clock menu more-arrow no yes mobile

Filed under:

A Look at Earl Bennett

First Things First

Due to popular request I thought I would give us Bronco's fans some notes to ponder on the junior WR out of Vanderbilt.  The first thing to establish, is what is this going to cost?  Well, on my own board I have him as the #9 WR, though he has spent much of the last few months in the #7-#8 range.  Basically, the pro days of bigger, faster WRs are starting to bump him down.  Overall I have him going between #58 and #64, so, late 2nd round, early 3rd.

The ideal way for Denver to acquire Bennet would be to trade down, either in the first or second, to no later than #56, just to be sure.  Taking Bennett with our #42 is bad draft management, but I am not against it if our back is to the wall.  If you get the players you want from the draft, you had a success, even if you didn't leverage the draft to its full potential.  Leave the idealistic theorizing to the ivory towers.  But if we want Bennett, we need to be prepared to take him early.  Which leads us to the second question.

Why would we want him?

Earl Bennett, WR, Vanderbilt
6'0", 209lbs, 4.48 40yd

Bennett is spelled B-R-O-N-C-O

Is he fast?  HT and others have made their wishes known that a field stretching WR opposite Marshall, pulling away the safety help would be of tremendous benefit to the Broncos.  You won't get any argument against that here, and I will lead off this overview of Bennett by stating that this is the one area where we could do better.

But speed comes with qualifications.  Bennett has an uncanny knack to track down deep balls that are thrown his way, and against most corners in the NFL he has a very fair chance of battling for the underthrown deep ball, which is becoming an art form at the NFL level.  And his acceleration is nothing to scoff at either.  He accelerates as fast as anyone, but he just seems to hit a maximum stride sooner than most.  But make no mistake, that acceleration puts him on an even playing field with unprepared deep help, which faces the near instantaneous choice of committing to Bennett or coming up into Marshall's work area.  Great safeties won't be fooled.  Bennett simply can't pressure the deep help for long enough, but I would hazard the guess that most safeties, relying on instinct, would react to Bennett's burst off the line.  And this is where it starts to get interesting.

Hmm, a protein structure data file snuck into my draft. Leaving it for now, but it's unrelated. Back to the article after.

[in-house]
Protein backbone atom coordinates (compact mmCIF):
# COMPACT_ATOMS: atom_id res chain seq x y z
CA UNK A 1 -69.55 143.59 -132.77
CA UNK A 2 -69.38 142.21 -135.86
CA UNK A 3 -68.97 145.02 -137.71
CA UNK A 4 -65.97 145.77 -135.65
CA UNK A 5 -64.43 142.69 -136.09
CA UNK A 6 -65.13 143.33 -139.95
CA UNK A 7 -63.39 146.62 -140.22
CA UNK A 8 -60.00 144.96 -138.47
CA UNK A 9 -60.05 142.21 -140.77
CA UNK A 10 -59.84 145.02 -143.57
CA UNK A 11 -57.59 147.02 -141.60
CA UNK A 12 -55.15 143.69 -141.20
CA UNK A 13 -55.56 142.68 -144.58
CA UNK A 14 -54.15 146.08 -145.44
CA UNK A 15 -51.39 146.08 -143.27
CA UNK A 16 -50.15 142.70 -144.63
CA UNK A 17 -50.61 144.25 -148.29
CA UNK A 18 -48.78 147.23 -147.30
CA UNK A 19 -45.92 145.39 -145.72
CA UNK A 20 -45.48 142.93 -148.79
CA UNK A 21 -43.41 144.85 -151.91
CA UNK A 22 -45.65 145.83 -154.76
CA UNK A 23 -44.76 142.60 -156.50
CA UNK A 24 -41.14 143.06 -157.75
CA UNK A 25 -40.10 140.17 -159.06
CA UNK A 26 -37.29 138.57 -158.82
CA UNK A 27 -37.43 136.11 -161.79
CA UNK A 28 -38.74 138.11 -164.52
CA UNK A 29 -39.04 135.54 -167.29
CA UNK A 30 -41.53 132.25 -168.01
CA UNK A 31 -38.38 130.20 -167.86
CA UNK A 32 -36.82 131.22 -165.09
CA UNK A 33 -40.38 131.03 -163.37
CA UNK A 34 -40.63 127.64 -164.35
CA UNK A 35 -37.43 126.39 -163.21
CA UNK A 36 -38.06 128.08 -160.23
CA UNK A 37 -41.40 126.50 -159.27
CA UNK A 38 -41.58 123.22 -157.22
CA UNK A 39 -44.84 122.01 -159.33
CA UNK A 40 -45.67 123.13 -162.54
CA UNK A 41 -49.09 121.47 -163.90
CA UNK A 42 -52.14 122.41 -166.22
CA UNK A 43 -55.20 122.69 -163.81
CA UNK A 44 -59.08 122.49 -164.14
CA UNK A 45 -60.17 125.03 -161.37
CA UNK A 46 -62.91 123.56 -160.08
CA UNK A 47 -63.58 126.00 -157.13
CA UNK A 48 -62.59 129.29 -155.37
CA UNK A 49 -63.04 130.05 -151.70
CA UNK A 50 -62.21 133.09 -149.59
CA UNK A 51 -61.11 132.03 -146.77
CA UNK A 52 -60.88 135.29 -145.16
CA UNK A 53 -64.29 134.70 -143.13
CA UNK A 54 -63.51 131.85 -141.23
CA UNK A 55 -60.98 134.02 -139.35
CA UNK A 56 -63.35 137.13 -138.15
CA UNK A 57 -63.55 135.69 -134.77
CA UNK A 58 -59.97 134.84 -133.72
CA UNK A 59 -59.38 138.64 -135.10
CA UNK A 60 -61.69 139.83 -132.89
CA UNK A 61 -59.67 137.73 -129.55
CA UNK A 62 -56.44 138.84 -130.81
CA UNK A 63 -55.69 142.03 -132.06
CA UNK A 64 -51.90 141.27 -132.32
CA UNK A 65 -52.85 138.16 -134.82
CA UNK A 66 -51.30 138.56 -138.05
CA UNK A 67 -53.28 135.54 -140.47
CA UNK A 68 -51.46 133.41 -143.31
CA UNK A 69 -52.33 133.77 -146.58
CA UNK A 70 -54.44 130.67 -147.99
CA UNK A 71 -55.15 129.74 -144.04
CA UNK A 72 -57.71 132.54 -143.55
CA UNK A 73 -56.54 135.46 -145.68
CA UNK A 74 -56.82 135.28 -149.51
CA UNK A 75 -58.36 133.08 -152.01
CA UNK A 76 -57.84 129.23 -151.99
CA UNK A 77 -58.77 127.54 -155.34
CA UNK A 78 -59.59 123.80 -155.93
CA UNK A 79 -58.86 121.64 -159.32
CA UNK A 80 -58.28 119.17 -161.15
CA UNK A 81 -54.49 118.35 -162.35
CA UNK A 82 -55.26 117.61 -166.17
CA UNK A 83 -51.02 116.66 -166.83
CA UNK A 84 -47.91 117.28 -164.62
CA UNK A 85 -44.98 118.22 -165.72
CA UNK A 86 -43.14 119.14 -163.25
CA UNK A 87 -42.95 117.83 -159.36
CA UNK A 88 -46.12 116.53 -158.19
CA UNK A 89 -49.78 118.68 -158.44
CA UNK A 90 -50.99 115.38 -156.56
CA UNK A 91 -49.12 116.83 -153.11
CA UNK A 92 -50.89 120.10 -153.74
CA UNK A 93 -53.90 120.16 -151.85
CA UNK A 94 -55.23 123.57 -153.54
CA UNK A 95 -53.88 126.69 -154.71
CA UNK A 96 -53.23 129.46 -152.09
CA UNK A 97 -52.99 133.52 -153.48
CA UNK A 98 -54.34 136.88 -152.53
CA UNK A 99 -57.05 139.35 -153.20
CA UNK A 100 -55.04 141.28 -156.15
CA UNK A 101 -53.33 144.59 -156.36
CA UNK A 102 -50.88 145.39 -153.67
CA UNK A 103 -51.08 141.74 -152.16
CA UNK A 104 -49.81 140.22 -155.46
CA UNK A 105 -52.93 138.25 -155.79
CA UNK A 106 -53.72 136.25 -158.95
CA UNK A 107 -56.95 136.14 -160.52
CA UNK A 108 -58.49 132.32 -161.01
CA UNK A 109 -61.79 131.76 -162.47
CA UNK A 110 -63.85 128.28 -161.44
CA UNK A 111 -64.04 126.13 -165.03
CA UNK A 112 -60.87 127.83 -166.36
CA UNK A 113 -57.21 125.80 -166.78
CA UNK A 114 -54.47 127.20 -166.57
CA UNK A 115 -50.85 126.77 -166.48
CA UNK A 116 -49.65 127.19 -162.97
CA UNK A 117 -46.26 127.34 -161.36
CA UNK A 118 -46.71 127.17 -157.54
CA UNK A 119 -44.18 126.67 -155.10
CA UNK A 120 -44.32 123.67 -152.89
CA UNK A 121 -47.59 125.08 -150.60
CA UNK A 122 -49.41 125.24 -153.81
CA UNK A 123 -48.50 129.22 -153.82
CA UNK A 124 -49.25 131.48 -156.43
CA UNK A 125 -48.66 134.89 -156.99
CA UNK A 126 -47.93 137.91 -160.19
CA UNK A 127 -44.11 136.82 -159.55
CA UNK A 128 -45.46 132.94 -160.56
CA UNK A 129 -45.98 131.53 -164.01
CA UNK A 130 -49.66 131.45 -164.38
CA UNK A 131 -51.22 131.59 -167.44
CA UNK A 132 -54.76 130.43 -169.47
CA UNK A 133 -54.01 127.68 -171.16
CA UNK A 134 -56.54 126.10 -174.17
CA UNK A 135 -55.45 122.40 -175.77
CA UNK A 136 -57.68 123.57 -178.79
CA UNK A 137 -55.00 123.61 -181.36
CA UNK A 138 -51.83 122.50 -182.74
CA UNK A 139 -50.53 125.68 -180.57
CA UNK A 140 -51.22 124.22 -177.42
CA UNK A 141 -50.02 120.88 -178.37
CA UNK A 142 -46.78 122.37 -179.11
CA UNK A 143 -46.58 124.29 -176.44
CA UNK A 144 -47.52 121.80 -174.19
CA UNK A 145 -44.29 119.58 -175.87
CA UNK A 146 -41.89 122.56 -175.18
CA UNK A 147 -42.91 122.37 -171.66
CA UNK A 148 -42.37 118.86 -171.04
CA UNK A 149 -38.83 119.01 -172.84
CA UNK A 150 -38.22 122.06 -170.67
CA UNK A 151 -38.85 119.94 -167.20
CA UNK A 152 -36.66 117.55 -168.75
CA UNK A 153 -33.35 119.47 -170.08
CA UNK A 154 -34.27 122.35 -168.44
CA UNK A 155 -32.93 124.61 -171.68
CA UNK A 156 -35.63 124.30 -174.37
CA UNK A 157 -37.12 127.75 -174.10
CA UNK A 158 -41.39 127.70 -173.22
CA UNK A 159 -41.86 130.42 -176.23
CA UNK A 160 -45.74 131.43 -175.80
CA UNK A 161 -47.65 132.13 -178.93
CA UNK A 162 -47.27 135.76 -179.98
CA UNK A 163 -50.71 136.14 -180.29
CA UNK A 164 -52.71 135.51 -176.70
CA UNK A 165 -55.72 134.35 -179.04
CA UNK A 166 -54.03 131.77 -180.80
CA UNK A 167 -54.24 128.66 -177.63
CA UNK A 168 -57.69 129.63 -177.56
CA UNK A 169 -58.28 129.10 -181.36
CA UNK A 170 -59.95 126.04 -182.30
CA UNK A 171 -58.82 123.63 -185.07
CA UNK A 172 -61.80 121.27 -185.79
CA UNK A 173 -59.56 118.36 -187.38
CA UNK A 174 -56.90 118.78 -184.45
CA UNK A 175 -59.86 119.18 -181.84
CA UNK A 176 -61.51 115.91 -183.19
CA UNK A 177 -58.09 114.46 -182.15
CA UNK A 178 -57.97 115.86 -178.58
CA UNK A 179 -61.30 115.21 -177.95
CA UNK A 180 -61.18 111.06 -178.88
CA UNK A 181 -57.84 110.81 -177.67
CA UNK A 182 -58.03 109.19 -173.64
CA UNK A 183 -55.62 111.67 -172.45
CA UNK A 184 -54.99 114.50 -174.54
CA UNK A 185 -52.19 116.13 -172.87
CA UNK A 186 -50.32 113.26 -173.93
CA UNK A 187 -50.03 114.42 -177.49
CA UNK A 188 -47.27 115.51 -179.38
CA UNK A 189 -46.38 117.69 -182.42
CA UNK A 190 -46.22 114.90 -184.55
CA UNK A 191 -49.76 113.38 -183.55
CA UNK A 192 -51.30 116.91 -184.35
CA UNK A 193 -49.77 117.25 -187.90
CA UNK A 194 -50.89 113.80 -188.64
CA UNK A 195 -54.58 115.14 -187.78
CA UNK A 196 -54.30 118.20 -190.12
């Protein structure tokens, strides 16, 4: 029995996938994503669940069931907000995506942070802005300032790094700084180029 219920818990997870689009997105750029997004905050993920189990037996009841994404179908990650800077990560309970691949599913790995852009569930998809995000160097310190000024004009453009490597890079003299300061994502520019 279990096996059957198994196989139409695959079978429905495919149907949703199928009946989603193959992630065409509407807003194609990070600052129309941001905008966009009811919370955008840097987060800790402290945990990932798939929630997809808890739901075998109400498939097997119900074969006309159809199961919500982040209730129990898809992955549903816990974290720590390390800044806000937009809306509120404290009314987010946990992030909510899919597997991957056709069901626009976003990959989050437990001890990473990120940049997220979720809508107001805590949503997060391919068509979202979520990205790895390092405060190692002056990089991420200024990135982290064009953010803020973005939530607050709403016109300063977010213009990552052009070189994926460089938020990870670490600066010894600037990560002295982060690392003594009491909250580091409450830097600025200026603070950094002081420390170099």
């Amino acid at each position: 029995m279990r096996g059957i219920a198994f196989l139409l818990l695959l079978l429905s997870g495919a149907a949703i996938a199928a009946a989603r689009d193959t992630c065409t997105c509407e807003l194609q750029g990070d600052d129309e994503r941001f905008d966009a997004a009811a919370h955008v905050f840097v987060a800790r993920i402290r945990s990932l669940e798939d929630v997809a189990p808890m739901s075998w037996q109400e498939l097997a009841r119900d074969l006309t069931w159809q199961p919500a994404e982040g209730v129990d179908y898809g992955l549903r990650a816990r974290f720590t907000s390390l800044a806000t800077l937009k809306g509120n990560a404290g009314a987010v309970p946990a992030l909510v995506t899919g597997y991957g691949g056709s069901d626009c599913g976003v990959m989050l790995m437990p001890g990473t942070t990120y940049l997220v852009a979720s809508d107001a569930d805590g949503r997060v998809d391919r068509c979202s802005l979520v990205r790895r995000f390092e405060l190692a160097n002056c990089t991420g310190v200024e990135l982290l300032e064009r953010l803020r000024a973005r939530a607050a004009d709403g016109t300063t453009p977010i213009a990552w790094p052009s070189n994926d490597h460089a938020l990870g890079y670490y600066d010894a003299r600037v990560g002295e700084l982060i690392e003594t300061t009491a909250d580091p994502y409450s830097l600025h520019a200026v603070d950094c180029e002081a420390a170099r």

From Bennett's worst asset to arguably his best, we turn now to look at his route running ability.  Body control is most evident in his spectacular catches, but if you rewatch those same plays unfold, you see that body control being used to dominate defenders off the line, make crisp cuts and to find the ball.

Off the line he has tremendous hands, using them well to battle bump coverage and physical defenses close to the line of scrimmage.  The defenders are routinely left grasping and reacting to his fluid movement when he starts into his routes.  At Vanderbilt he was often double teamed, and as a result his ability to fight off initial bouts of trash became heightened.  It should be good enough to be serviceable from day one against NFL quality DBs.  In terms of measureables defining this characteristic, he has an unusually long wingspan for his height, and he has a solid upper back and torso with a thick chest and broad shoulders.  He finished 8th among WRs at the combine for 225lb bench press reps.